A natural disaster inspired La Trobe University alumna Yanti Turang to study nursing. Arriving in New Orleans after Hurricane Katrina, she was struck by helplessness as the devastating effects escalated throughout the US city.
‘I felt like I couldn't give or do anything, except maybe support people who were going through it. I remember thinking, I need to choose a career where I can actually get in there and help out in a situation like this,’ she says.
Returning to Australia, Turang took up a Bachelor of Nursing (2009) at La Trobe. Having previously completed a Bachelor of Arts (2002) at La Trobe, her decision was straightforward.
‘I wanted to come here because of La Trobe’s international perspective. It’s a great university with the help of students from all over the world, and I wanted to be a part of that global community.’
Turang has since applied that global outlook to her own health career. She’s worked as a Registered Nurse in hospitals from Melbourne to New Orleans, provided care on-set as a film industry medic and founded global healthcare non-profit LearnToLive, connecting communities worldwide to healthcare, education and clean water.
Across all Turang’s roles is an ambition to help others. So when, in 2015, she was asked to join the frontline of the Ebola outbreak in Sierra Leone, she readily accepted. Her motivations were two-fold.
‘The first was that I possessed a skill that was needed – I was a nurse. Working in global healthcare through LearnToLive, I already understood how rigorous it was out there in the field. I felt like my experience matched up,’ she says.
Second was the chance to work with a world-leading global health organisation during a major crisis.
‘It was extreme fieldwork and I hoped to learn a lot. I wanted to feed that experience back into LearnToLive, based on what I experienced as someone joining another organisation, on what worked and what didn’t.’
Three layers of gloves and a hazmat suit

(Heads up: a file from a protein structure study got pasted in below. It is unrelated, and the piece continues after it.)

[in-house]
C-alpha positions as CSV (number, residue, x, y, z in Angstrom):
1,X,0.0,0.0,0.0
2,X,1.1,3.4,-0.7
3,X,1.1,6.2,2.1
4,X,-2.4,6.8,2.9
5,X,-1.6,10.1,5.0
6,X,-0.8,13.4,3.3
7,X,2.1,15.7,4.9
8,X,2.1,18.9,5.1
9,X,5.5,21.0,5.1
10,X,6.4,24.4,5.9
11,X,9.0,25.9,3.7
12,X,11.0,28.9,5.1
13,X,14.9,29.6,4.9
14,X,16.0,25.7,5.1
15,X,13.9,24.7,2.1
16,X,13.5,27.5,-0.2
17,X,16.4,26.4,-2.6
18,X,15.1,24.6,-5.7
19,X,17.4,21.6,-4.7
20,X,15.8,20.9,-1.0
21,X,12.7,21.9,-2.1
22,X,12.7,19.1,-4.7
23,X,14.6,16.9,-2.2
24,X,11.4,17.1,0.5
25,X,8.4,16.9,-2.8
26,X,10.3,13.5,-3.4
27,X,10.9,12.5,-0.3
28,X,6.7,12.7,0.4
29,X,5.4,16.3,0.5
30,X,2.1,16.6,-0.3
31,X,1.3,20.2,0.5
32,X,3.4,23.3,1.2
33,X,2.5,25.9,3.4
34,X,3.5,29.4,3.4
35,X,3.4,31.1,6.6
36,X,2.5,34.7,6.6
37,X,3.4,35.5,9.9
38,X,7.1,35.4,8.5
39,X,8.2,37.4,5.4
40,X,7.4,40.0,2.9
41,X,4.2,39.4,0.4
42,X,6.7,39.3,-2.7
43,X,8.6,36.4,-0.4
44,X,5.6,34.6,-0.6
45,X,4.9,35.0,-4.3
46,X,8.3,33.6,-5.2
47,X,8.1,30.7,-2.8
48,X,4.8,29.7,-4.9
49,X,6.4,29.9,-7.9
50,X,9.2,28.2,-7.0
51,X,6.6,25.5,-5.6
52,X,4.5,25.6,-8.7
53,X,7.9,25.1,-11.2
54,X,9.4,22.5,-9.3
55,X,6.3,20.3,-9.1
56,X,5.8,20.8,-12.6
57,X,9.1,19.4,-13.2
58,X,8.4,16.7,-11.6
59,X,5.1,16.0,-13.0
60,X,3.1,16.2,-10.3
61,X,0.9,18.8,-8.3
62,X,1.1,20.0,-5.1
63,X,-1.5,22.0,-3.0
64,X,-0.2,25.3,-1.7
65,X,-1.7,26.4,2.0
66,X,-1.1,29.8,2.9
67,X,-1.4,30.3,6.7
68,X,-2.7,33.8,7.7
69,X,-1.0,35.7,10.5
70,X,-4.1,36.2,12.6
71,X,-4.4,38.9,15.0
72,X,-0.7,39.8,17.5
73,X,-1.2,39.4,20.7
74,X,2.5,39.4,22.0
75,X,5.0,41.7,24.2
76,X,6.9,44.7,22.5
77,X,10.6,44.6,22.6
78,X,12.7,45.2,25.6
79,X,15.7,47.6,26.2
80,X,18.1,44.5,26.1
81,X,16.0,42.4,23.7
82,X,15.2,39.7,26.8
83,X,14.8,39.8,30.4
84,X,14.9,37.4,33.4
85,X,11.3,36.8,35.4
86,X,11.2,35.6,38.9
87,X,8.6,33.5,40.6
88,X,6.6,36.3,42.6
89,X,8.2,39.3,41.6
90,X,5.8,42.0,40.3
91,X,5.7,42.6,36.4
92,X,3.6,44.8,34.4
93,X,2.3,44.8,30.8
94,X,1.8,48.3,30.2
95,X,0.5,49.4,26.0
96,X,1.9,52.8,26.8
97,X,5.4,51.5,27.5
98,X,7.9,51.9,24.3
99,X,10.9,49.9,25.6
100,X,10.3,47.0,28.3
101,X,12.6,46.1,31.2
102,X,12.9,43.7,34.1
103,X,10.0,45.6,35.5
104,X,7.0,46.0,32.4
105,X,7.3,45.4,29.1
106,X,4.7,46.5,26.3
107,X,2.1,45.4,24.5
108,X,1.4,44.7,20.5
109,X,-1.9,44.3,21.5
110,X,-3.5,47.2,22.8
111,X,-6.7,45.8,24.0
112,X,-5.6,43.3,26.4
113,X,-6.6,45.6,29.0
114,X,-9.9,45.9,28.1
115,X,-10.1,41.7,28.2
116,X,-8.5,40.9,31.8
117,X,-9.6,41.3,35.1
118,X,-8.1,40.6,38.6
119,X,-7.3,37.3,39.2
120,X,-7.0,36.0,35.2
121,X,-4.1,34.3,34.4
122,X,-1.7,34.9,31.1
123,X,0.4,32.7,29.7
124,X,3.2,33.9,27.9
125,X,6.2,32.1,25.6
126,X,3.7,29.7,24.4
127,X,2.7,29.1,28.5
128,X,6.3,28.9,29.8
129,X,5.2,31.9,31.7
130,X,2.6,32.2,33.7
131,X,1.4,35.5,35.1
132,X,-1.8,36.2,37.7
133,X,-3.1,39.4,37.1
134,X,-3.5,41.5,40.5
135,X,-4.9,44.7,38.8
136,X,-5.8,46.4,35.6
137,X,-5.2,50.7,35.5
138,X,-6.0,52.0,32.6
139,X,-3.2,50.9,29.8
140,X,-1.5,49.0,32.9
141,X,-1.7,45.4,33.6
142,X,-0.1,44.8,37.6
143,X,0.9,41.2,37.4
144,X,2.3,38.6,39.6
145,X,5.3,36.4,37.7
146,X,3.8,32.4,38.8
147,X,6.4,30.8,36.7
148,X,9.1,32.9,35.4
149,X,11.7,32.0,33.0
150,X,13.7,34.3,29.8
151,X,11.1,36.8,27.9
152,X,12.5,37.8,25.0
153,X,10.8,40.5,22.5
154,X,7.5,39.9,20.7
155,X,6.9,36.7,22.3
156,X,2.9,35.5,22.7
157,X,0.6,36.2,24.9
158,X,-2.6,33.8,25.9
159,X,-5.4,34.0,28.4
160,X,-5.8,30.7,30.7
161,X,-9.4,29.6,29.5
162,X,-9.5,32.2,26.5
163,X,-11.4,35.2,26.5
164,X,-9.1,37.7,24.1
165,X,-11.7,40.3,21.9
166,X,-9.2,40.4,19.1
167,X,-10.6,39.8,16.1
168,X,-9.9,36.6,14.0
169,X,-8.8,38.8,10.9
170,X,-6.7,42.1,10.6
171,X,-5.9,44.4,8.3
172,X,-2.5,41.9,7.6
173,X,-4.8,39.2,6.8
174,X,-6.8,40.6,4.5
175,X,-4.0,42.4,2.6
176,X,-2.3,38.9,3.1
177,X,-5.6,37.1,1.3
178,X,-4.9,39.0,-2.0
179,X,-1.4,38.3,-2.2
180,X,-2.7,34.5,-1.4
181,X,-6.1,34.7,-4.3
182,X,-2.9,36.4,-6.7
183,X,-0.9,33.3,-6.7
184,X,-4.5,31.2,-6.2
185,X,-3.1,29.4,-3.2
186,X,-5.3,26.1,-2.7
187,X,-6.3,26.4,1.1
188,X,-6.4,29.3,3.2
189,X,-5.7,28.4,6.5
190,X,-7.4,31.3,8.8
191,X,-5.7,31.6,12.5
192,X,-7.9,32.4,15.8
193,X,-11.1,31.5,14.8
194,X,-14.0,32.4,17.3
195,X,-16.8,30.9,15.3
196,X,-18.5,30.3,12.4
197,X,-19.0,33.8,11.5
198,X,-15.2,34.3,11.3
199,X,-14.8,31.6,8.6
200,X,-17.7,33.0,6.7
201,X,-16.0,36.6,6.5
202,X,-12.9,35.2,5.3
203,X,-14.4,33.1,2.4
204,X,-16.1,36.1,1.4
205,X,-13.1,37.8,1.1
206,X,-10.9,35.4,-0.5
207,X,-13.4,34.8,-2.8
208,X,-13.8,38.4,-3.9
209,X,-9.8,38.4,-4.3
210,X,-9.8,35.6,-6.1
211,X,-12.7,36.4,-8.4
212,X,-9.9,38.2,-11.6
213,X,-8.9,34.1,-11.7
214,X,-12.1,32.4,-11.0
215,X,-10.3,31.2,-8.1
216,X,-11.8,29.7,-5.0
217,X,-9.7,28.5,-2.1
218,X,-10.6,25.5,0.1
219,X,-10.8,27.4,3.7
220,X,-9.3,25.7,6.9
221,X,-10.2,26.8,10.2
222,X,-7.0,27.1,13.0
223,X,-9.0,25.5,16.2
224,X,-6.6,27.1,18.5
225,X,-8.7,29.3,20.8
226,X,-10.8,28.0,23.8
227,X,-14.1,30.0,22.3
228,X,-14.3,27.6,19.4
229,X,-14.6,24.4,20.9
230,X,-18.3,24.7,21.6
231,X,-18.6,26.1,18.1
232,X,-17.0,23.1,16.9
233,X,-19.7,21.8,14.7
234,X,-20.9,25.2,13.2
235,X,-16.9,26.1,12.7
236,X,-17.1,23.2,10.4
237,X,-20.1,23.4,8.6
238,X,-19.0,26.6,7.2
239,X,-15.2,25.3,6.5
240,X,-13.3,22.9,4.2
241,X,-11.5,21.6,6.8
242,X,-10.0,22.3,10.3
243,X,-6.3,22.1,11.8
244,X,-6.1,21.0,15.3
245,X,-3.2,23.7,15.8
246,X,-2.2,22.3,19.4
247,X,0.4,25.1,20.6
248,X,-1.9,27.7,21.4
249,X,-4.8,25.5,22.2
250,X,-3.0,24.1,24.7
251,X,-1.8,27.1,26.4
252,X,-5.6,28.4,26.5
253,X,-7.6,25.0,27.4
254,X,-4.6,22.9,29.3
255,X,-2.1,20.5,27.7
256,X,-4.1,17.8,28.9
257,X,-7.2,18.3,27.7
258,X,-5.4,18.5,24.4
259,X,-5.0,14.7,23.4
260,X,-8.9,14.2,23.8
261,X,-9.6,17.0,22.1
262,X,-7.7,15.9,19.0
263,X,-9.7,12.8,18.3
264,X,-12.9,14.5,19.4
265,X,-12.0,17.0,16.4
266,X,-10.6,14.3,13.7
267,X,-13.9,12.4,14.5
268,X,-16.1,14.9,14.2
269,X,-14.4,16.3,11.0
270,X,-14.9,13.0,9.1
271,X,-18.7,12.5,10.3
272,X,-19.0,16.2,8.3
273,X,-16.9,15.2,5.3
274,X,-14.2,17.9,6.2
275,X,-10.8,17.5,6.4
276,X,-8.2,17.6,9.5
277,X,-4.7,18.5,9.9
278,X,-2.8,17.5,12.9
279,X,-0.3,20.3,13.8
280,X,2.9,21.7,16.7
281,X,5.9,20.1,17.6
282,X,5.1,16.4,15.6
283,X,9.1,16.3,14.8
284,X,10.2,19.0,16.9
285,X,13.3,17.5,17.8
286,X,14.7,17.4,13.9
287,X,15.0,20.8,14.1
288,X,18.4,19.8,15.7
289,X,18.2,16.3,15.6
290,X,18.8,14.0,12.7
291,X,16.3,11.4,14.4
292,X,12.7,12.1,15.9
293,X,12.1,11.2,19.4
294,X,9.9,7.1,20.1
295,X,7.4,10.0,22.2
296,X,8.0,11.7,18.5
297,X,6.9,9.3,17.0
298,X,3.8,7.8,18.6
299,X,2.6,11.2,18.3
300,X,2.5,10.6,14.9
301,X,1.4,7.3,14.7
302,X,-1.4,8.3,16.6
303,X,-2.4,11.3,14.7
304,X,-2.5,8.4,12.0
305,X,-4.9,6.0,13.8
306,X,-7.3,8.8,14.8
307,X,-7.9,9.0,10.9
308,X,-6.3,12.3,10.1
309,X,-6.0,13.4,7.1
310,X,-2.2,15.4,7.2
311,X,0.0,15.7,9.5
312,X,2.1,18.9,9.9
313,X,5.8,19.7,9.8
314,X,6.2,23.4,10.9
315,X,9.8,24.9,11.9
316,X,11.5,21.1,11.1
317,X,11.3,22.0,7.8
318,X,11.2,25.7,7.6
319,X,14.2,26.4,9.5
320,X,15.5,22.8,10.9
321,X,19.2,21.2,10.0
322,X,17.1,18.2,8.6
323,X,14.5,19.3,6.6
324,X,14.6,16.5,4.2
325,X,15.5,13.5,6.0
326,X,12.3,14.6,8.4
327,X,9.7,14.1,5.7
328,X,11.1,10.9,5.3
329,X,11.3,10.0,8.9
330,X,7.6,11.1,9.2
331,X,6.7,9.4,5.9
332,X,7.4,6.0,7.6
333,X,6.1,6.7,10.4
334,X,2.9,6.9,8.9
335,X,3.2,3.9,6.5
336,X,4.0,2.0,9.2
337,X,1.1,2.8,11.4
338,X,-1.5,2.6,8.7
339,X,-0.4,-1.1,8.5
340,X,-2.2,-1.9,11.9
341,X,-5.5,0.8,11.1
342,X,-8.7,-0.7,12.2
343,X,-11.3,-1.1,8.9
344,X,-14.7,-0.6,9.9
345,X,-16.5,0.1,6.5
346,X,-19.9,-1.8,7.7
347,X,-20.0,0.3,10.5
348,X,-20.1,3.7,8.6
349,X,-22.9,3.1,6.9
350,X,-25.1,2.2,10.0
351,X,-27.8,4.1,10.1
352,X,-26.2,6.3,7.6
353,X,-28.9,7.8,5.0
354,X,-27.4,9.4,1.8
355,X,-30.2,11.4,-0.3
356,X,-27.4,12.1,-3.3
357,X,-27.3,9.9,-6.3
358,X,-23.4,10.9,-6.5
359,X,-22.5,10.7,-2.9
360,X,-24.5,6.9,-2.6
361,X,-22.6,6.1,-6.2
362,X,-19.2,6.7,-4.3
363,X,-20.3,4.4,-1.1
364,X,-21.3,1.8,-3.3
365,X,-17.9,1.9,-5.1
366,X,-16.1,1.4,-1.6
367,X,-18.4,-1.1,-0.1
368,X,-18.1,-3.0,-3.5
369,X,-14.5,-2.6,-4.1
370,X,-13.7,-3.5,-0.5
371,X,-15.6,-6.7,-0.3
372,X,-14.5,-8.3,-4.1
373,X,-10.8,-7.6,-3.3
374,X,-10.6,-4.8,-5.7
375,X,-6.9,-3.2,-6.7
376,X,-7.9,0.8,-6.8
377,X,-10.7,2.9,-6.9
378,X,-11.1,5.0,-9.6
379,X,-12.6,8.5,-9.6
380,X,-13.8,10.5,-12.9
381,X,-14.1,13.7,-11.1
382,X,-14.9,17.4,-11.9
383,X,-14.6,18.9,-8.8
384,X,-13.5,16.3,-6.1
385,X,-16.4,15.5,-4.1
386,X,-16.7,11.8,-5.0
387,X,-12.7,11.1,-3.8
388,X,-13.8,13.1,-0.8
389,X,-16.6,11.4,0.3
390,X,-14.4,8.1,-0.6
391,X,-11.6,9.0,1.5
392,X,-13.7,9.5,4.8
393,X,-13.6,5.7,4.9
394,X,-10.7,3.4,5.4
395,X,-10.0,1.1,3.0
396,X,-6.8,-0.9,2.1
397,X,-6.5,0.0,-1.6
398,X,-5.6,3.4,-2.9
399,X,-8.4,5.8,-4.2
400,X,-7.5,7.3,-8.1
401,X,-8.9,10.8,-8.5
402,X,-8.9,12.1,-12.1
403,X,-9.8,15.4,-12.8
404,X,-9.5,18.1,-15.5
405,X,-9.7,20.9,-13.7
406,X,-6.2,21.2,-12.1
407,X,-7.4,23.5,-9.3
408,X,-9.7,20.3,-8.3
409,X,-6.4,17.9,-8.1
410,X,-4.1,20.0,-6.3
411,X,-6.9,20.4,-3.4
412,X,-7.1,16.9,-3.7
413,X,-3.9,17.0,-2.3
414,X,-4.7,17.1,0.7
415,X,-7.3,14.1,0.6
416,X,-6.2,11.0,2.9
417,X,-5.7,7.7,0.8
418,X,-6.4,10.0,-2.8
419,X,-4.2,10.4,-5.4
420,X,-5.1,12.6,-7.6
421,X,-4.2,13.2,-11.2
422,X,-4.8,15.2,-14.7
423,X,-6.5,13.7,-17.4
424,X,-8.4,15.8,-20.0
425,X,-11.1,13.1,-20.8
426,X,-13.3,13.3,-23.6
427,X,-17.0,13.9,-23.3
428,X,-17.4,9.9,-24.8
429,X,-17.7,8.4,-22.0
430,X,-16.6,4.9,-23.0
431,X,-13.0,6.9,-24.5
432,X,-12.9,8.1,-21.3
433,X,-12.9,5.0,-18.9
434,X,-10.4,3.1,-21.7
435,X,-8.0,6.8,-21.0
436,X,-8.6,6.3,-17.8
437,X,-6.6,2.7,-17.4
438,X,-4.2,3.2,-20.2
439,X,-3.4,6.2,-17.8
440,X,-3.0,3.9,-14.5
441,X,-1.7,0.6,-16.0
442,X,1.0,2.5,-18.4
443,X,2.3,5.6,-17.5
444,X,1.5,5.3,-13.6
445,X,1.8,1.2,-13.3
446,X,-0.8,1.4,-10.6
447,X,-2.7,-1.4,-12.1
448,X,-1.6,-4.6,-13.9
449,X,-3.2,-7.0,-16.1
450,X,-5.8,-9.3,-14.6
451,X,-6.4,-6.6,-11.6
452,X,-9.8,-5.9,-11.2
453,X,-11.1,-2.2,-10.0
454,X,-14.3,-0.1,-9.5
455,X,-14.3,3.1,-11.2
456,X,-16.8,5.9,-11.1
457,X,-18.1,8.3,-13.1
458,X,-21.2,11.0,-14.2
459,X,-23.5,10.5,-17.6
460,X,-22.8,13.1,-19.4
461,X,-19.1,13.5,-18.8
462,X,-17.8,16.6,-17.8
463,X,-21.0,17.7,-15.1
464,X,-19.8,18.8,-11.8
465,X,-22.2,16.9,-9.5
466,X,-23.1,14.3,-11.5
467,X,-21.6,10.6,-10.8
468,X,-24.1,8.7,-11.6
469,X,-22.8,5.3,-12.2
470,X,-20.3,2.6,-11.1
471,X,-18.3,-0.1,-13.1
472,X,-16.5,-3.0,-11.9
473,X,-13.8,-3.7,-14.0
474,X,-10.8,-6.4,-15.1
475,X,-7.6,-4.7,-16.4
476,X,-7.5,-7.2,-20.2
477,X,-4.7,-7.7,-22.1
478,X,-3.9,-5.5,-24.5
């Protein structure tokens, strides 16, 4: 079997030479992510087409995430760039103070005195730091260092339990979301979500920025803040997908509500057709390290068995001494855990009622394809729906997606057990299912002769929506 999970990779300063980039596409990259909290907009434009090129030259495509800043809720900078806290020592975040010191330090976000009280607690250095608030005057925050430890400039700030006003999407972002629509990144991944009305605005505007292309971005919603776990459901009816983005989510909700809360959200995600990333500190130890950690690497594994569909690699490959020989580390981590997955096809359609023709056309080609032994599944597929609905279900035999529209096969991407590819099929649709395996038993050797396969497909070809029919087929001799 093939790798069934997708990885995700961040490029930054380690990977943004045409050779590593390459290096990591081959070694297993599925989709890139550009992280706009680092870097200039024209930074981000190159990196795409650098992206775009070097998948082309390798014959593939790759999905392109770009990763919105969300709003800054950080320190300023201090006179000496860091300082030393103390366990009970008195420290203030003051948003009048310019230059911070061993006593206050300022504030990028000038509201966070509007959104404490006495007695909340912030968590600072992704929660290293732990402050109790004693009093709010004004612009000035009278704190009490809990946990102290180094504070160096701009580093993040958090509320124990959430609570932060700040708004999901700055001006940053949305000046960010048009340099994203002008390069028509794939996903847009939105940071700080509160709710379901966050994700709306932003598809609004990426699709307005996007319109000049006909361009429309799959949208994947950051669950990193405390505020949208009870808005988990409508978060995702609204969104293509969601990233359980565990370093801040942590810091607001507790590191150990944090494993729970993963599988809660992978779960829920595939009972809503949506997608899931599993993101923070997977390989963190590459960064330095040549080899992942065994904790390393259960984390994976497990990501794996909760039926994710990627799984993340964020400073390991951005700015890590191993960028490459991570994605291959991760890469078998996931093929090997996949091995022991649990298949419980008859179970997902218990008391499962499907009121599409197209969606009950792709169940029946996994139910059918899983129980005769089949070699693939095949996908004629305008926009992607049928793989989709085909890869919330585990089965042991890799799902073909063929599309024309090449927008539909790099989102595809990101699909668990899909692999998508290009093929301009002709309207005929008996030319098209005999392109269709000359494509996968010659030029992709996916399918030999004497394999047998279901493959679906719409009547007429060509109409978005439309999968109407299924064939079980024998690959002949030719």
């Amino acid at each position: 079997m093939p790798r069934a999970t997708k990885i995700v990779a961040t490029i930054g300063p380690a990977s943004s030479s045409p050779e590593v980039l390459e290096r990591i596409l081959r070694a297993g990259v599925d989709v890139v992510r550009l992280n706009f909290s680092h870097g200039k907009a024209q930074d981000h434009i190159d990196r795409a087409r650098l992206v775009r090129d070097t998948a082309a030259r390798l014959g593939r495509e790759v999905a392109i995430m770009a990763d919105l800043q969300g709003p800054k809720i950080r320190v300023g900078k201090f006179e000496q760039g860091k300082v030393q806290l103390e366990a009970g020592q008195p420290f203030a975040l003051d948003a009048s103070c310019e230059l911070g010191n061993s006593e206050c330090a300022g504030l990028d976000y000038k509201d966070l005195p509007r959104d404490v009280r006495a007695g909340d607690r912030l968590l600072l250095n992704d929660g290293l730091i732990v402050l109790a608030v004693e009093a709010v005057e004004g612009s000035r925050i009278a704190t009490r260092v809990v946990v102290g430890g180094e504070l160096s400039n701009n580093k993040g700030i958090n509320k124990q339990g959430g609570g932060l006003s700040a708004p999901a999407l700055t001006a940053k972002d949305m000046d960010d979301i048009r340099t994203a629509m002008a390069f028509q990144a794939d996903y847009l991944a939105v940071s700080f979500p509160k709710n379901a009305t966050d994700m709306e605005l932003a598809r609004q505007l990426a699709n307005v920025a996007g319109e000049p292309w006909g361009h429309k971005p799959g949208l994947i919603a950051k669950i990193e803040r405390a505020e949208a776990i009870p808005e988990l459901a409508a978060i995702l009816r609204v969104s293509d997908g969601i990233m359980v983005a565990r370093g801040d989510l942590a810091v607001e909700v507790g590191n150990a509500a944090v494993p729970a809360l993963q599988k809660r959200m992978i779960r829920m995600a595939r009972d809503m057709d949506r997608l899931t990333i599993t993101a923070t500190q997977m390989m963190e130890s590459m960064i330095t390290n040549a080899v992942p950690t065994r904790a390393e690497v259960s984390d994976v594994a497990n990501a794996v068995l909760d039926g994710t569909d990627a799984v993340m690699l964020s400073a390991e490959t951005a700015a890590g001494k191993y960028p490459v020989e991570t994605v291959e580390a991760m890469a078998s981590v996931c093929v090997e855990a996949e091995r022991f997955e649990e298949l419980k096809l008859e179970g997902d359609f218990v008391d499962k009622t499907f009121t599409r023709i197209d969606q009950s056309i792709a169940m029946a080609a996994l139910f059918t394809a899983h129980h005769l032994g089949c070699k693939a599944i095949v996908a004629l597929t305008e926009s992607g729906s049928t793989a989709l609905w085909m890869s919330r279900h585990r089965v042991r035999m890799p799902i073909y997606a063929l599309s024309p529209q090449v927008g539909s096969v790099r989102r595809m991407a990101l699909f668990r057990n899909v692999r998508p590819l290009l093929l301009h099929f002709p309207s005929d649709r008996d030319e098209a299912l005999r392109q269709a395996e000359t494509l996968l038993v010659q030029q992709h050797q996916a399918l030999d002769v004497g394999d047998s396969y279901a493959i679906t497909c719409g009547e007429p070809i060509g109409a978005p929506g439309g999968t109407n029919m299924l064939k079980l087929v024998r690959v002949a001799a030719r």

When Turang arrived in Port Loko, she faced a horrific situation. The people of Sierra Leone had been hit by a deadly Ebola epidemic, right when they were rebuilding their lives after a 10-year civil war.
The country’s developing infrastructure, combined with Ebola’s extraordinarily high fatality rate – of all the patients Turang worked with there, only two survived – set the scene for what she describes as an ‘absolutely debilitating’ public health crisis.
‘There’s no cure for Ebola,’ Turang explains. ‘The objective is contact precaution: tracing patients who’ve been exposed, finding who they’ve exposed to, then containment.’
In the field, Turang was confronted constantly. Seeing the disease firsthand was a sickening, daily challenge.
‘It’s a horrifying disease process to watch. Basically, at the end of the disease, all of your major organs shut down. It’s horrific.’
Added to this was the clinical challenge of preventing exposure to Ebola. For Turang, this meant wearing a hazmat (hazardous materials) suit.
‘The suit takes 25 minutes to put on, then you’re in it for about an hour. When you’re done, you have to be sprayed with chlorine the whole time you’re taking it off, so you don’t contract Ebola or you don’t touch something else that could contract it,’ she says.
Despite these precautions, there were moments when Turang felt utterly frightened.
‘There was a time when my glove ripped – I was wearing triple layered gloves, but it still ripped. You’re in the suit sweating and in tears, thinking, ‘Oh my god, I’ve had exposure.’ And you just hope you haven’t.’
Caring for patients with Ebola
Working in a clinical environment on non-stop, high alert takes a special strength of character. And while Turang came to the work with remarkable grit and courage, she also drew on the essentials of nursing care she learned at La Trobe.